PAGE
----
South Korea will begin negotiations next year to get Washington to boost the quota of nonimmigrant H-1B visas for skilled professionals, Foreign Minister Kim Sung-hwan announced Monday.
Currently, the US grants H-1B visas to about 3,500 Koreans in skilled professions like IT, engineering, mathematics, physical sciences, social sciences, biotechnology, medicine, health, law, accounting and the arts. This number is too small to meet the demand for Korean skilled workers due to a steady rise in the number of Korean nationals studying and seeking jobs in the US.
Seoul “will push for an expansion of hiring professional workers in the U.S. as one of its priorities for diplomacy with the U.S. next year,” wrote Kim in a Twitter post.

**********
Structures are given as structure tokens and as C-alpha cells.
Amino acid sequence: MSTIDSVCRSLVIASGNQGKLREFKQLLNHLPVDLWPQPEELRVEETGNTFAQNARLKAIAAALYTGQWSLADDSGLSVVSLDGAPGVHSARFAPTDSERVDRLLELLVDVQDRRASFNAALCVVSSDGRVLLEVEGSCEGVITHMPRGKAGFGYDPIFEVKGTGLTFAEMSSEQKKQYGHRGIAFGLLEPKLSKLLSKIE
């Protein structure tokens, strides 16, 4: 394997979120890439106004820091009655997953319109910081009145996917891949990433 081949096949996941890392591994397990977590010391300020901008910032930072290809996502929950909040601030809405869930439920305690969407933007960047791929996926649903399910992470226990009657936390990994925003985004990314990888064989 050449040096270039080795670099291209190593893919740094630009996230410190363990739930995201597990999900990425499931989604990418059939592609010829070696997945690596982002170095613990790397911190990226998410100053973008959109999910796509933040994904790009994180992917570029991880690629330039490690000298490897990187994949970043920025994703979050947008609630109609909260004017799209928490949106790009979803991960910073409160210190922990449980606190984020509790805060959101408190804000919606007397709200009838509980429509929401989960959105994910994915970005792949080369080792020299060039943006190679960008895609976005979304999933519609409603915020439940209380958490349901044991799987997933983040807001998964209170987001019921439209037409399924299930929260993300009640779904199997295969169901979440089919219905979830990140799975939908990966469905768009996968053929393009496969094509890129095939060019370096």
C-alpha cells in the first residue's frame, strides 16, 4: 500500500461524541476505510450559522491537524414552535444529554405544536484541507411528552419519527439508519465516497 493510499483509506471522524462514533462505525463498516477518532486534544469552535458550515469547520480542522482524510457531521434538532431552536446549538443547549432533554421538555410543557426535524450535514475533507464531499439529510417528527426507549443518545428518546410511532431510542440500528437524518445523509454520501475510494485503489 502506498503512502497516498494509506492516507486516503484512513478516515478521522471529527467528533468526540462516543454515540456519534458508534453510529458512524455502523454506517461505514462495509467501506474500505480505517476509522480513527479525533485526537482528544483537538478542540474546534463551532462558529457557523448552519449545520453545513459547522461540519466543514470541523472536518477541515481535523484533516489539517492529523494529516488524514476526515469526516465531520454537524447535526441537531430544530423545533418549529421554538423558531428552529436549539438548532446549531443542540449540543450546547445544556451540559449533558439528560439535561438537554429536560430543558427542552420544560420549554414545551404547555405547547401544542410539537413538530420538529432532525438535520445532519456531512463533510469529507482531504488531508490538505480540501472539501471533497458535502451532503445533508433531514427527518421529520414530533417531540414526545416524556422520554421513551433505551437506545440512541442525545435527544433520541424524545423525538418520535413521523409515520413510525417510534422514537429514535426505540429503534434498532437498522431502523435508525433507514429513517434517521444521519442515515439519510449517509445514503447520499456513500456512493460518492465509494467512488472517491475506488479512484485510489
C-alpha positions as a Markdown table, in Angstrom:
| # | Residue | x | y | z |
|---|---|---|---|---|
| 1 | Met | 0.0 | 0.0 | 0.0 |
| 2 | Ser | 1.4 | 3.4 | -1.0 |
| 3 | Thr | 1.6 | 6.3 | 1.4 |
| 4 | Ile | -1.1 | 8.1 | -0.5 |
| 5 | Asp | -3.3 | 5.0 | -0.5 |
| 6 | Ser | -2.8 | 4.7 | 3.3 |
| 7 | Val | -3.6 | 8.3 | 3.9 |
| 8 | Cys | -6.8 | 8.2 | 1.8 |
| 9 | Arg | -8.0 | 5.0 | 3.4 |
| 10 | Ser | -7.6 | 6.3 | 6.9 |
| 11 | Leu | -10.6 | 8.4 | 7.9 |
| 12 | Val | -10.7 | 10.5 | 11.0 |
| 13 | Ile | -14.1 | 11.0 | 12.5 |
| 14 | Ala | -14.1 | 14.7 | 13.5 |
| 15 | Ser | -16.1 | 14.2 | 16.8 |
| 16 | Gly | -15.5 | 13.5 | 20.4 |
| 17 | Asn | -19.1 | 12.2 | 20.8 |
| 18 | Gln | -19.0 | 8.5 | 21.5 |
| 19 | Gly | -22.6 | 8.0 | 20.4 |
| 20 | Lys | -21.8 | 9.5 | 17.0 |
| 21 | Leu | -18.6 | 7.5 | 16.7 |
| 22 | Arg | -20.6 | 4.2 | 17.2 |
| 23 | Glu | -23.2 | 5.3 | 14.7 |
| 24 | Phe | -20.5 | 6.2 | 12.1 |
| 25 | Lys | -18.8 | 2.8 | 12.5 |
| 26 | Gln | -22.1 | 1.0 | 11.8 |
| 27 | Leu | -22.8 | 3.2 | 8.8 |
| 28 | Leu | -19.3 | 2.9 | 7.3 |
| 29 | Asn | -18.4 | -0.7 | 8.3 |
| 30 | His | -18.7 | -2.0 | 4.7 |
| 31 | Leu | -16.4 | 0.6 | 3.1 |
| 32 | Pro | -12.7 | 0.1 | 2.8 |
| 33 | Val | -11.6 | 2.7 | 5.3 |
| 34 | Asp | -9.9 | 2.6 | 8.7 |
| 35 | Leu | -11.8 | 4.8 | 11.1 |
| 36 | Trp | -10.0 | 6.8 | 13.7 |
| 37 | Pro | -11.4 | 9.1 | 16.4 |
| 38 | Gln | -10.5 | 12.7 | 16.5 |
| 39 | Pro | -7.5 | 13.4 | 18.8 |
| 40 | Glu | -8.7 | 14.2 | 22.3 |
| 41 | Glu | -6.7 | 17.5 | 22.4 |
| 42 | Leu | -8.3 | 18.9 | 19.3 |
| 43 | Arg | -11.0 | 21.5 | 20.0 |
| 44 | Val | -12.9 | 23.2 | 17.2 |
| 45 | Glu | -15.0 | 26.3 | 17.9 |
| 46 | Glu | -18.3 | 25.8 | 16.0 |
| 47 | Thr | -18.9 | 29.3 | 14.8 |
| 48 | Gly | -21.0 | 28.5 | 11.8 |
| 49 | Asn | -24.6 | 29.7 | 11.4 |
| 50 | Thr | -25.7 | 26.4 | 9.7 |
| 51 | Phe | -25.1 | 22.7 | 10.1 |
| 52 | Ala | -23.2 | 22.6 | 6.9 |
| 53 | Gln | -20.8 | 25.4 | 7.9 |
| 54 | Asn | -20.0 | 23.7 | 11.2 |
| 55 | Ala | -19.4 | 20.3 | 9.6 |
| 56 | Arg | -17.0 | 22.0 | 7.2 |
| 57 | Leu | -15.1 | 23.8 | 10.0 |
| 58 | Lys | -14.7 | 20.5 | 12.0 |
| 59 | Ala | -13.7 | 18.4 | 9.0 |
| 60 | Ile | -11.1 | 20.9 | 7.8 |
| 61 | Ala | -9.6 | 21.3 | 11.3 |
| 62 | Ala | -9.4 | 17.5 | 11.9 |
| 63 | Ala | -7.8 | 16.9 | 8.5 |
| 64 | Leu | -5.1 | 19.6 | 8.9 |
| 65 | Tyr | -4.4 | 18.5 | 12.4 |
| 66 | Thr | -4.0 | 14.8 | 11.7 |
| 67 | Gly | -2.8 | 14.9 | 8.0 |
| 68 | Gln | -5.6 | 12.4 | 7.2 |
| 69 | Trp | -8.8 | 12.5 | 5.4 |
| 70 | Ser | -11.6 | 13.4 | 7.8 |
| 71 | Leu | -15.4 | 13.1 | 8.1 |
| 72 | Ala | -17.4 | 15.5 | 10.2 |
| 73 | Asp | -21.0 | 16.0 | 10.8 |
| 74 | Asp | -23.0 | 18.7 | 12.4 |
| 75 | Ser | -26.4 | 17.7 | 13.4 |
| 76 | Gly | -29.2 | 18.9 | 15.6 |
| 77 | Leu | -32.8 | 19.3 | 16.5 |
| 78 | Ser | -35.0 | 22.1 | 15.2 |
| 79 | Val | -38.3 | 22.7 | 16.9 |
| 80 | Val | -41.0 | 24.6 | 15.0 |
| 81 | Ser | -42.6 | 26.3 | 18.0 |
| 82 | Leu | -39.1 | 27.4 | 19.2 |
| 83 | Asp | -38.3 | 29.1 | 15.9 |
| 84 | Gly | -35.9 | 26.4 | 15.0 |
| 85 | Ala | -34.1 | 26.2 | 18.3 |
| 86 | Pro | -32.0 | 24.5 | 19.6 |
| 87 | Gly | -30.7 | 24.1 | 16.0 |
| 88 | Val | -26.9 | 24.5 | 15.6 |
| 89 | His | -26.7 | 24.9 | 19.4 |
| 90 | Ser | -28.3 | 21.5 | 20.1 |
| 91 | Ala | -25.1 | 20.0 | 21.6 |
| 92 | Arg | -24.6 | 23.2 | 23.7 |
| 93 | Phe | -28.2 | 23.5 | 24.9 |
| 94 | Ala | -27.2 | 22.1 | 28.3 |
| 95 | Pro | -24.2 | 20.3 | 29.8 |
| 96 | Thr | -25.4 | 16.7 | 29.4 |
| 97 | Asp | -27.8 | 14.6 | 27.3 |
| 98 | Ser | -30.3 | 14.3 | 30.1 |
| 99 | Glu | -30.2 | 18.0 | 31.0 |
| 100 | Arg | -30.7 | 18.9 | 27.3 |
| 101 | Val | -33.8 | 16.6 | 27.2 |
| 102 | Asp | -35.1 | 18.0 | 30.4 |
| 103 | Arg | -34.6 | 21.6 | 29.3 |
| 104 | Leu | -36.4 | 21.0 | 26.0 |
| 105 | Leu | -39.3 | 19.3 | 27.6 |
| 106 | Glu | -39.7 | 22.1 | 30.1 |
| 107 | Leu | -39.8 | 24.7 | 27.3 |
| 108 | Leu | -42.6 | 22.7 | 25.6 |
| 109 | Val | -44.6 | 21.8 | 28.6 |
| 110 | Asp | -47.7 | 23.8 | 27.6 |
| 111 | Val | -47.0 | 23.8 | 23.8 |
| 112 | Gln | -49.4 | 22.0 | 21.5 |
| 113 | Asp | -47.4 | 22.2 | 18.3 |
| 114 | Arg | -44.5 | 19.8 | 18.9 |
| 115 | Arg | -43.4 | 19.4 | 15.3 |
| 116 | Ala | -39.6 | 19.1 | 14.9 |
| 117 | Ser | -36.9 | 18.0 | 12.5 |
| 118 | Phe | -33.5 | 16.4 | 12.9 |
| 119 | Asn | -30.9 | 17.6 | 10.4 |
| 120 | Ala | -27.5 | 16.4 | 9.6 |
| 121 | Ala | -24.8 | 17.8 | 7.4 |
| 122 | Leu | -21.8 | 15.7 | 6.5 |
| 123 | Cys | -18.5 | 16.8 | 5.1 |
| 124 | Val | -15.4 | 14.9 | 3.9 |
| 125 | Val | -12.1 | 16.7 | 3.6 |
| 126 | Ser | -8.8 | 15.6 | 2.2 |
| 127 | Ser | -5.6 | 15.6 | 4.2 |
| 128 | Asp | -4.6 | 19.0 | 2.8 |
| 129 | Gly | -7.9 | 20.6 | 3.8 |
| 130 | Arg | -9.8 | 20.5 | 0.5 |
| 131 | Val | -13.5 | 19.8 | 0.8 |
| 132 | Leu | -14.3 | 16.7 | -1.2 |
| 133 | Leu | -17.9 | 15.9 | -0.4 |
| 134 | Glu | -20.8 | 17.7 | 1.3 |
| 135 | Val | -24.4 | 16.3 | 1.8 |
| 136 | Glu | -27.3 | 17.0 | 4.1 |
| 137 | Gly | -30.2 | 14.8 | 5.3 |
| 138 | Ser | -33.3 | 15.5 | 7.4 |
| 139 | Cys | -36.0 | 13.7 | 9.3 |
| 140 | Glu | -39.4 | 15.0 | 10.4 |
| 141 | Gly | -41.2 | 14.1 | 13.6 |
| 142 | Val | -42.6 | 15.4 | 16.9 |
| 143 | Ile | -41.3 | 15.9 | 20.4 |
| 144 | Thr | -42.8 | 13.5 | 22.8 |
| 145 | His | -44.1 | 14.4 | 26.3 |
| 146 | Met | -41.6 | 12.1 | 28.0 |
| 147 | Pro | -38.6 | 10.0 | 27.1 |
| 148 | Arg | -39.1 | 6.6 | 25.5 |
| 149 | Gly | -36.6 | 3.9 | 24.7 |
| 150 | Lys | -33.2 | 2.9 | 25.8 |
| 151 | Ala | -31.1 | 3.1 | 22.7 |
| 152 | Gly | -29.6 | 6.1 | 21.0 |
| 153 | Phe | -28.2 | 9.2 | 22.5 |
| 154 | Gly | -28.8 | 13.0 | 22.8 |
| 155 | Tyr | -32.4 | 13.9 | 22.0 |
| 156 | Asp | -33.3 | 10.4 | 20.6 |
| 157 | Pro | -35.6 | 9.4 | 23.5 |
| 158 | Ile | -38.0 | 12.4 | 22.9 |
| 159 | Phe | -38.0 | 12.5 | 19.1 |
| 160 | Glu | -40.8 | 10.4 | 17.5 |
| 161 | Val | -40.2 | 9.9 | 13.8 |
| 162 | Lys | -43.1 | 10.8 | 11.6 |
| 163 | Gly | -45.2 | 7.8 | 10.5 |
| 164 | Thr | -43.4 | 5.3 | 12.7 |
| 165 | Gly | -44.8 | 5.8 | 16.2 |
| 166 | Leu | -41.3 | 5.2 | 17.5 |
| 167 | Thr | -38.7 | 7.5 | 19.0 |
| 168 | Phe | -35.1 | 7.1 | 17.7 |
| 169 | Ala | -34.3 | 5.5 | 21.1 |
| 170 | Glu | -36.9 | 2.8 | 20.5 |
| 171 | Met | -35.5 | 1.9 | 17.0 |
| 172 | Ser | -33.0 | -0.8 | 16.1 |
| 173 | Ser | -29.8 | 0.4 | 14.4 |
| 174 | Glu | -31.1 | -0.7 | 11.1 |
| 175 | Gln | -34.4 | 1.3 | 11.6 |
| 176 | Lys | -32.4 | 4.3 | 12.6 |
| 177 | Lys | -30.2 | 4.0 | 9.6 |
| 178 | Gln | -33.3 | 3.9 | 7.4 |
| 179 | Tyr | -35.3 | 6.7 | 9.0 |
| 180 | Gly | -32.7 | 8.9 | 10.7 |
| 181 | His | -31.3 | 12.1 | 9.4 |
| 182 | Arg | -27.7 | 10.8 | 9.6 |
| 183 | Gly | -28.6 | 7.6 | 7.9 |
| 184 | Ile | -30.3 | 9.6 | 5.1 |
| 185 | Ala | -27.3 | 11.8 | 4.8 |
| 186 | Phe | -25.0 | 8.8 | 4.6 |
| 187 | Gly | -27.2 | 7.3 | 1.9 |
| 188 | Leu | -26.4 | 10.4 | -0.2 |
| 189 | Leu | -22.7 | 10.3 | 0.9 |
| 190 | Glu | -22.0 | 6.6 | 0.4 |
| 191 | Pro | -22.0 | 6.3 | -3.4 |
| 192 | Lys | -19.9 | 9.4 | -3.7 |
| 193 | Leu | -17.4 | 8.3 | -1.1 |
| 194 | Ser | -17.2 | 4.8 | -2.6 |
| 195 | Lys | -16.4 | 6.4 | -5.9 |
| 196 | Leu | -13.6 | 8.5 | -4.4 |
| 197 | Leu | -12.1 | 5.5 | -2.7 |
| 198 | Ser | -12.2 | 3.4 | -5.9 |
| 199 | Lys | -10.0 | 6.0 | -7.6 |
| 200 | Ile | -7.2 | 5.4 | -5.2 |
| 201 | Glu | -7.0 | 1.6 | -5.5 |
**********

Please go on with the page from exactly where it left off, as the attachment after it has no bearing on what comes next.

“With the target of securing 15,000 visas for professionals, the government will negotiate hard with the U.S. administration and Congress,” Kim added.
The negotiations will be based on the US-S. Korea free-trade agreement which went into effect at the beginning of this year. The FTA is expected to encourage more S. Koreans to seek skilled jobs in the US.
The US H-1B visa program allows employers to temporarily hire foreign workers in specialty occupations where demand is not being met by the domestic labor pool. While increasing the inflow of foreign workers is politically unpopular in a time of 8.1% unemployment, most of the US jobless rate is attributable to unskilled manufacturing workers while employers continue to complain about a shortage of skilled workers in technical professions.